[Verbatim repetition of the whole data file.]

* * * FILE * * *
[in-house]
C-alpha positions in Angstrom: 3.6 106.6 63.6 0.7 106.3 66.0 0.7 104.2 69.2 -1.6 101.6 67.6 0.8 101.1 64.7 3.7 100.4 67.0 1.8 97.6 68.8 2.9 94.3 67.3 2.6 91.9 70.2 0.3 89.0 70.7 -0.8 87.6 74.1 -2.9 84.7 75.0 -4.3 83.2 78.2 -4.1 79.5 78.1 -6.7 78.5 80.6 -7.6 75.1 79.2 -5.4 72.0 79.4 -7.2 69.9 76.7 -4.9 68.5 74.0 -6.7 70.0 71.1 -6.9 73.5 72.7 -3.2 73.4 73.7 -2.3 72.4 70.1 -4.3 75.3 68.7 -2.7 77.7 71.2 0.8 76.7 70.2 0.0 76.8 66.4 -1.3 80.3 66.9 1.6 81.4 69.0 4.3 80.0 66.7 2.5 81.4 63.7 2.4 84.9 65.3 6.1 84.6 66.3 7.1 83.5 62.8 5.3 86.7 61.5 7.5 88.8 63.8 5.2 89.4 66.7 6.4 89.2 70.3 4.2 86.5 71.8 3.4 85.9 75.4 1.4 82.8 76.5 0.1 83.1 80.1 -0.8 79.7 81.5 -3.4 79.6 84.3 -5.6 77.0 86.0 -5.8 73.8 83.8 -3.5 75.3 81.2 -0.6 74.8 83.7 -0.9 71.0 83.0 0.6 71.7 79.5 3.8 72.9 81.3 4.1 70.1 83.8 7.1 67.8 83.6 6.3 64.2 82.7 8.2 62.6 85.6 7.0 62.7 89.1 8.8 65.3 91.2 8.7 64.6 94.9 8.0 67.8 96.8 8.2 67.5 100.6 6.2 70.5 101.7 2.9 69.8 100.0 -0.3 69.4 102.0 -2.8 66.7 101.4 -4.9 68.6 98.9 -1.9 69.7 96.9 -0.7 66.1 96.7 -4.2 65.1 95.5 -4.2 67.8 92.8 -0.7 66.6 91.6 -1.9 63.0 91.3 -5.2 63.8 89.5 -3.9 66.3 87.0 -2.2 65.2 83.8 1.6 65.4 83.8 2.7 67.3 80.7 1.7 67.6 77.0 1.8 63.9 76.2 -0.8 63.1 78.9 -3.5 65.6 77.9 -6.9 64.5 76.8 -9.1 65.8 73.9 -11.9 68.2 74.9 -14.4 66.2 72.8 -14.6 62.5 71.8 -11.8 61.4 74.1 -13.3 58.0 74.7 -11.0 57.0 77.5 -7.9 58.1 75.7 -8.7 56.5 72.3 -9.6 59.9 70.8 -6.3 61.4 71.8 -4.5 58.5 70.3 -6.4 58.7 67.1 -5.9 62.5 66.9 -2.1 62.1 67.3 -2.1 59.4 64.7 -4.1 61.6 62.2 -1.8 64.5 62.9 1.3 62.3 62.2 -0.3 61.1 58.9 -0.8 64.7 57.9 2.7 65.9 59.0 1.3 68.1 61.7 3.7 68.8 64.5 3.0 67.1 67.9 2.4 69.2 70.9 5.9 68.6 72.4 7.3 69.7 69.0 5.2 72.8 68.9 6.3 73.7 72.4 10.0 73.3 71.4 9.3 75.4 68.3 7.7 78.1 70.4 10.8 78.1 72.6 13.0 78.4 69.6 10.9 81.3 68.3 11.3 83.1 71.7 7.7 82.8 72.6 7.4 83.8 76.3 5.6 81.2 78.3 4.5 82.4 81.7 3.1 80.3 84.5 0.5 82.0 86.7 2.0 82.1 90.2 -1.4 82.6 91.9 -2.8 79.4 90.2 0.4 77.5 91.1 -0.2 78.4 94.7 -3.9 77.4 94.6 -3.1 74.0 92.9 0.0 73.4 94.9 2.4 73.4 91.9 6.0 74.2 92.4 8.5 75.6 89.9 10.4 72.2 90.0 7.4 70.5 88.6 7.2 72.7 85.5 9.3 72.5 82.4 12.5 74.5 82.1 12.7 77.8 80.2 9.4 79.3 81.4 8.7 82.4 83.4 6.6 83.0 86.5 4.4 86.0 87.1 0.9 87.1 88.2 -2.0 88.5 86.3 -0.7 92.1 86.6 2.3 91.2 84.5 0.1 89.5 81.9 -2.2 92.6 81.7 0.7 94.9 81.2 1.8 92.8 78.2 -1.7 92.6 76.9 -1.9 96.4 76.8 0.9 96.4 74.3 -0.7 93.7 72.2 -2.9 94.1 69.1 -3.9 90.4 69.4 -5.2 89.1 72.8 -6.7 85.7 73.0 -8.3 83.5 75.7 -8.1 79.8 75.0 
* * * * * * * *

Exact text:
[in-house]
C-alpha positions in Angstrom: 3.6 106.6 63.6 0.7 106.3 66.0 0.7 104.2 69.2 -1.6 101.6 67.6 0.8 101.1 64.7 3.7 100.4 67.0 1.8 97.6 68.8 2.9 94.3 67.3 2.6 91.9 70.2 0.3 89.0 70.7 -0.8 87.6 74.1 -2.9 84.7 75.0 -4.3 83.2 78.2 -4.1 79.5 78.1 -6.7 78.5 80.6 -7.6 75.1 79.2 -5.4 72.0 79.4 -7.2 69.9 76.7 -4.9 68.5 74.0 -6.7 70.0 71.1 -6.9 73.5 72.7 -3.2 73.4 73.7 -2.3 72.4 70.1 -4.3 75.3 68.7 -2.7 77.7 71.2 0.8 76.7 70.2 0.0 76.8 66.4 -1.3 80.3 66.9 1.6 81.4 69.0 4.3 80.0 66.7 2.5 81.4 63.7 2.4 84.9 65.3 6.1 84.6 66.3 7.1 83.5 62.8 5.3 86.7 61.5 7.5 88.8 63.8 5.2 89.4 66.7 6.4 89.2 70.3 4.2 86.5 71.8 3.4 85.9 75.4 1.4 82.8 76.5 0.1 83.1 80.1 -0.8 79.7 81.5 -3.4 79.6 84.3 -5.6 77.0 86.0 -5.8 73.8 83.8 -3.5 75.3 81.2 -0.6 74.8 83.7 -0.9 71.0 83.0 0.6 71.7 79.5 3.8 72.9 81.3 4.1 70.1 83.8 7.1 67.8 83.6 6.3 64.2 82.7 8.2 62.6 85.6 7.0 62.7 89.1 8.8 65.3 91.2 8.7 64.6 94.9 8.0 67.8 96.8 8.2 67.5 100.6 6.2 70.5 101.7 2.9 69.8 100.0 -0.3 69.4 102.0 -2.8 66.7 101.4 -4.9 68.6 98.9 -1.9 69.7 96.9 -0.7 66.1 96.7 -4.2 65.1 95.5 -4.2 67.8 92.8 -0.7 66.6 91.6 -1.9 63.0 91.3 -5.2 63.8 89.5 -3.9 66.3 87.0 -2.2 65.2 83.8 1.6 65.4 83.8 2.7 67.3 80.7 1.7 67.6 77.0 1.8 63.9 76.2 -0.8 63.1 78.9 -3.5 65.6 77.9 -6.9 64.5 76.8 -9.1 65.8 73.9 -11.9 68.2 74.9 -14.4 66.2 72.8 -14.6 62.5 71.8 -11.8 61.4 74.1 -13.3 58.0 74.7 -11.0 57.0 77.5 -7.9 58.1 75.7 -8.7 56.5 72.3 -9.6 59.9 70.8 -6.3 61.4 71.8 -4.5 58.5 70.3 -6.4 58.7 67.1 -5.9 62.5 66.9 -2.1 62.1 67.3 -2.1 59.4 64.7 -4.1 61.6 62.2 -1.8 64.5 62.9 1.3 62.3 62.2 -0.3 61.1 58.9 -0.8 64.7 57.9 2.7 65.9 59.0 1.3 68.1 61.7 3.7 68.8 64.5 3.0 67.1 67.9 2.4 69.2 70.9 5.9 68.6 72.4 7.3 69.7 69.0 5.2 72.8 68.9 6.3 73.7 72.4 10.0 73.3 71.4 9.3 75.4 68.3 7.7 78.1 70.4 10.8 78.1 72.6 13.0 78.4 69.6 10.9 81.3 68.3 11.3 83.1 71.7 7.7 82.8 72.6 7.4 83.8 76.3 5.6 81.2 78.3 4.5 82.4 81.7 3.1 80.3 84.5 0.5 82.0 86.7 2.0 82.1 90.2 -1.4 82.6 91.9 -2.8 79.4 90.2 0.4 77.5 91.1 -0.2 78.4 94.7 -3.9 77.4 94.6 -3.1 74.0 92.9 0.0 73.4 94.9 2.4 73.4 91.9 6.0 74.2 92.4 8.5 75.6 89.9 10.4 72.2 90.0 7.4 70.5 88.6 7.2 72.7 85.5 9.3 72.5 82.4 12.5 74.5 82.1 12.7 77.8 80.2 9.4 79.3 81.4 8.7 82.4 83.4 6.6 83.0 86.5 4.4 86.0 87.1 0.9 87.1 88.2 -2.0 88.5 86.3 -0.7 92.1 86.6 2.3 91.2 84.5 0.1 89.5 81.9 -2.2 92.6 81.7 0.7 94.9 81.2 1.8 92.8 78.2 -1.7 92.6 76.9 -1.9 96.4 76.8 0.9 96.4 74.3 -0.7 93.7 72.2 -2.9 94.1 69.1 -3.9 90.4 69.4 -5.2 89.1 72.8 -6.7 85.7 73.0 -8.3 83.5 75.7 -8.1 79.8 75.0 